I will never forget them. And I miss them all.
The worst part of holding the memories is not the pain. It's the loneliness of it. Memories need to be shared.”
~~~ Lois Lowry, The Giver
Saturday, May 26, 2012
“I did not know how to reach him, how to catch up with him... The land of tears is so mysterious.”
~~~~Antoine de Saint-Exupéry, The Little Prince
We are not allowed to be sad anymore. Sadness is now equated to depression which is equated to a medical condition that somehow must be treated. Usually with medication.
It used to be okay to be sad. To feel bad about losing something or someone. It was once okay to sit and cry and be alone. Most of us got over it by doing this. Sometimes it lasted for days, this overwhelming sadness. But we leaned into our grief and found that it was not so empty, it lifted us back up and we went on.
Not so much anymore. You are not allowed to cry anymore. No one wants to see it, hear it or be around it. It is like we are somehow supposed to be happy 24/7, and if we are not happy, then at least we should be content.
The problem with that is no one is always happy. And it is a strain to have to pretend. And that strain leads to more sadness, and it goes on and on.
Some people are really truly, clinically depressed. They may have a chemical imbalance that leads them to medical treatment and psychotherapy. They get much needed help and many get better. Some continue to be depressed, but it becomes more manageable.
But the majority of people are not depressed. They are situationally sad, have the blues, feel "out of sorts." Medicine may not help these people. They may be sad because a relationship broke up, or someone they loved has died. They may be sad because they are not finding anything that makes them happy, be it a job, a hobby or a friend. Or, they may just be sad for no particular reason that they can place their finger on.
But these people are not depressed. I am tired of hearing people, who are clearly not depressed, telling me how depressed they are.
"I am so depressed. They just took my favorite show off the air." Really? Depressed? How about disappointed or maybe even sad. But not depressed.
We bandy the word depressed around too much. I think we need to change that. Too many people are starting to believe they are truly depressed when they are not. Many, in fact, are taking medication for a problem that does not exist for them. Antidepressants are the number one prescribed medication in this country. And we are not talking about adults only here. Many children have been misdiagnosed and now have a label of depression attached to them. That in itself is sad.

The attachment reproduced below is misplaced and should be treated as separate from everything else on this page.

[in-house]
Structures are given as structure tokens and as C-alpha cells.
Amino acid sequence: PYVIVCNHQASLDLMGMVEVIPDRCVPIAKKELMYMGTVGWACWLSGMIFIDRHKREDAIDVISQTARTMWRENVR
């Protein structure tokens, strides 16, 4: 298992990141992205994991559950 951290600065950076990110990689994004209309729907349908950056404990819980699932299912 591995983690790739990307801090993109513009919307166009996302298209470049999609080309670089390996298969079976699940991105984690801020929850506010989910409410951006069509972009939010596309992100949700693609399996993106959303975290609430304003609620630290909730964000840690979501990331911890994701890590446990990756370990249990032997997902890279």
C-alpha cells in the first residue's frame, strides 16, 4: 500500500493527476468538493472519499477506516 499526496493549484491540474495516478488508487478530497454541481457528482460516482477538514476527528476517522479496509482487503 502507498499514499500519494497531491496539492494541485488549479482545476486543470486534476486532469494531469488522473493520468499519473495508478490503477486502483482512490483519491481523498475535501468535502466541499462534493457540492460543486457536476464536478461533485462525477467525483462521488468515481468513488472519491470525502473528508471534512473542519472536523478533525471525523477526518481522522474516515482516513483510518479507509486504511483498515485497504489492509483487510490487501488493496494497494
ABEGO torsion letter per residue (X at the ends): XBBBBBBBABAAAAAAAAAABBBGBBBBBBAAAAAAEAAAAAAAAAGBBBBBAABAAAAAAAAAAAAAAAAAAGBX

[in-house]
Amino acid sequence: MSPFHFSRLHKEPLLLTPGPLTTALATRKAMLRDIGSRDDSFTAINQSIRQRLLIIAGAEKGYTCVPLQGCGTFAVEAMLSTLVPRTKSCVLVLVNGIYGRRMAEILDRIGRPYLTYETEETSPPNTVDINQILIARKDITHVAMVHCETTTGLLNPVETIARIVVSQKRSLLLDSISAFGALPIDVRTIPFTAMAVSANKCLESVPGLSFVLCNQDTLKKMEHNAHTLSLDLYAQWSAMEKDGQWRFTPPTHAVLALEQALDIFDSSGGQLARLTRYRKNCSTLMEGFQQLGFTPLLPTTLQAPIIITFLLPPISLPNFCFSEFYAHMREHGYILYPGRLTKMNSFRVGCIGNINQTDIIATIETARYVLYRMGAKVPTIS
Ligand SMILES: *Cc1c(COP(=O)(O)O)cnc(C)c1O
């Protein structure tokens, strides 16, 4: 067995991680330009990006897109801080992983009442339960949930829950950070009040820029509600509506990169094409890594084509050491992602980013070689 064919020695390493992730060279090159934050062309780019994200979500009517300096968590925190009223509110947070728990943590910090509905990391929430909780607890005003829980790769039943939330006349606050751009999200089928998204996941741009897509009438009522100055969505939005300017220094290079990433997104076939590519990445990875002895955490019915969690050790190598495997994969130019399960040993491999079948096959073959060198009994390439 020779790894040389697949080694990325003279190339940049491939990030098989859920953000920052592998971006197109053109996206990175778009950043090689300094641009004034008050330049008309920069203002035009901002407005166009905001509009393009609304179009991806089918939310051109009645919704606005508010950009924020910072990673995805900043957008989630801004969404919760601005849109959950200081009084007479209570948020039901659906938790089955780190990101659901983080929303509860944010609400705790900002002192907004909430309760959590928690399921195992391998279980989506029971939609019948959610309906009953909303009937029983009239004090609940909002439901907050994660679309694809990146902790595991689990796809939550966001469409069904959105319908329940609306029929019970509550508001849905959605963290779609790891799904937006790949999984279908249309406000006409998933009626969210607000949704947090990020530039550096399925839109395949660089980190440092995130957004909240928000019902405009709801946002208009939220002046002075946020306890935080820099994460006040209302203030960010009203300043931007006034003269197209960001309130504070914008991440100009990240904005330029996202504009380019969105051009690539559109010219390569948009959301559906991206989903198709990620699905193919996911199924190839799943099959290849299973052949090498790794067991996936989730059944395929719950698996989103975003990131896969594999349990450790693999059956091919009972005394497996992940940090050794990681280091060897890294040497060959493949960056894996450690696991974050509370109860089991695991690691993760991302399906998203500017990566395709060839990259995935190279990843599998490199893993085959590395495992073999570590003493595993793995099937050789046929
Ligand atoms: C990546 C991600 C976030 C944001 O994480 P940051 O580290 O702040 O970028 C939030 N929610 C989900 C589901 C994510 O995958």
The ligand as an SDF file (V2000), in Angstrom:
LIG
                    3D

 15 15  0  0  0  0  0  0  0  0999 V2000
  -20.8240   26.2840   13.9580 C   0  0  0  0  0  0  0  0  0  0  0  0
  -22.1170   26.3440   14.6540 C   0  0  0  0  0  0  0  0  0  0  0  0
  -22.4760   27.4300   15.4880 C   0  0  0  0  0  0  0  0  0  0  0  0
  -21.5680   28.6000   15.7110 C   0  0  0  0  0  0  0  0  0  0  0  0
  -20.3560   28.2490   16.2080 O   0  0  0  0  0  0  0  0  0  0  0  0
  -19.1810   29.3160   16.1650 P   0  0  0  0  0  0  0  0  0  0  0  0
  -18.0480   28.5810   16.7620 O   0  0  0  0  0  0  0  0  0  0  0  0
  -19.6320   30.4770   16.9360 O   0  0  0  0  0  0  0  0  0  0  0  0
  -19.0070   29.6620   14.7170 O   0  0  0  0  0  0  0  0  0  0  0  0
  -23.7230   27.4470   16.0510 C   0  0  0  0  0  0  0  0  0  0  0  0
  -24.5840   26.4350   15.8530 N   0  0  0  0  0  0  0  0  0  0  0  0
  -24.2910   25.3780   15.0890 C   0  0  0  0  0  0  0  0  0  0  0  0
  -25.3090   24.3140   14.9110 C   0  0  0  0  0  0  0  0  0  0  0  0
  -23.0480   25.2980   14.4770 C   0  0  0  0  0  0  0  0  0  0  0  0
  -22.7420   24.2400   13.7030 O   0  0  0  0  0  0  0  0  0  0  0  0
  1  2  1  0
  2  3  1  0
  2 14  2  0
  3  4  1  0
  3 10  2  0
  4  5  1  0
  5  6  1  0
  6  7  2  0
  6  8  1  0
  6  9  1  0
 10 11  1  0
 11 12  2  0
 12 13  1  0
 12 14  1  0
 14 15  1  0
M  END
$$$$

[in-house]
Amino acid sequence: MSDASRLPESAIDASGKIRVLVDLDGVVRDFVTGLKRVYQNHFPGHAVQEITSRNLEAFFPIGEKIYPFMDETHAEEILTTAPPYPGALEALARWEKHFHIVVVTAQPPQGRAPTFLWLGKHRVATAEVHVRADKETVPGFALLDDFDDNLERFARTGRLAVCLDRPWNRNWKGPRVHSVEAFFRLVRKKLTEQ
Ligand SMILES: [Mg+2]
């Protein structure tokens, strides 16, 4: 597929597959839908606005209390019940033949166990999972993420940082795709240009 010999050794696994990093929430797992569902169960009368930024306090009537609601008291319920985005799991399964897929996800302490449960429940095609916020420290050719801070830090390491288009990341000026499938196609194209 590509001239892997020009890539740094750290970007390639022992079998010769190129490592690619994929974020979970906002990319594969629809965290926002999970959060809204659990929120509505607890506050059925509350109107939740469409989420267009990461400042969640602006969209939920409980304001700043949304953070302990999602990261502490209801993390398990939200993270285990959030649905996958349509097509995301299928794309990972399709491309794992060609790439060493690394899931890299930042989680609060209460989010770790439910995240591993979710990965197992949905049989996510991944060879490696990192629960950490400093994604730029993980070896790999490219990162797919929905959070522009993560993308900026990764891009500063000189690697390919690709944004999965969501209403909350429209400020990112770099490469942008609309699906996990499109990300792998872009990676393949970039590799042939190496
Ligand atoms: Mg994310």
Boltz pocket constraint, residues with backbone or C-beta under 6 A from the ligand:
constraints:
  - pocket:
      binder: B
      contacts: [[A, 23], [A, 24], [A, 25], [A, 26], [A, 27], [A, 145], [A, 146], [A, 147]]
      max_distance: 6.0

Why is it no one is allowed to be sad anymore? When we see someone sad, why do we automatically try to cheer them up? Why can't we just be present with the sadness? What is it that makes us so uncomfortable around it.
After my mom died and I was standing at her grave after the funeral service and crying, a friend walked up to me and said, "Are you okay?" I turned to look at her, tears streaming down my face and she looked bewildered. She said to me, "I guess you are not okay." Then she didn't know quite what to do, so she said, "Lets find something to cheer you up." Cheer me up? My mother just died. Why was it not okay for me to be sad?
I think this is what is making people more stressed out, and, interestingly, more sad; this incessant need for us to always show a happy face. It is virtually impossible to be happy all of the time. It is not natural. It is a curse and and a strain. We need our sad time. Our blues. Our melancholy. They are part of who we are. It is okay to stay home and cry once in awhile. Life is hard. We must allow ourselves the ability to own that and weep. Embracing our sadness can be empowering and beneficial to our health. There should be no stigma attached to occasionally having the blues.
Don't wish it away
Don't look at it like it's forever
Between you and me
I could honestly say
That things can only get better
And while I'm away
Dust out the demons inside
And it won't be long
Before you and me run
To the place in our hearts
Where we hide
And I guess that's why
They call it the blues........
“We enjoy warmth because we have been cold. We appreciate light because we have been in darkness.
By the same token, we can experience joy because we have known sadness.”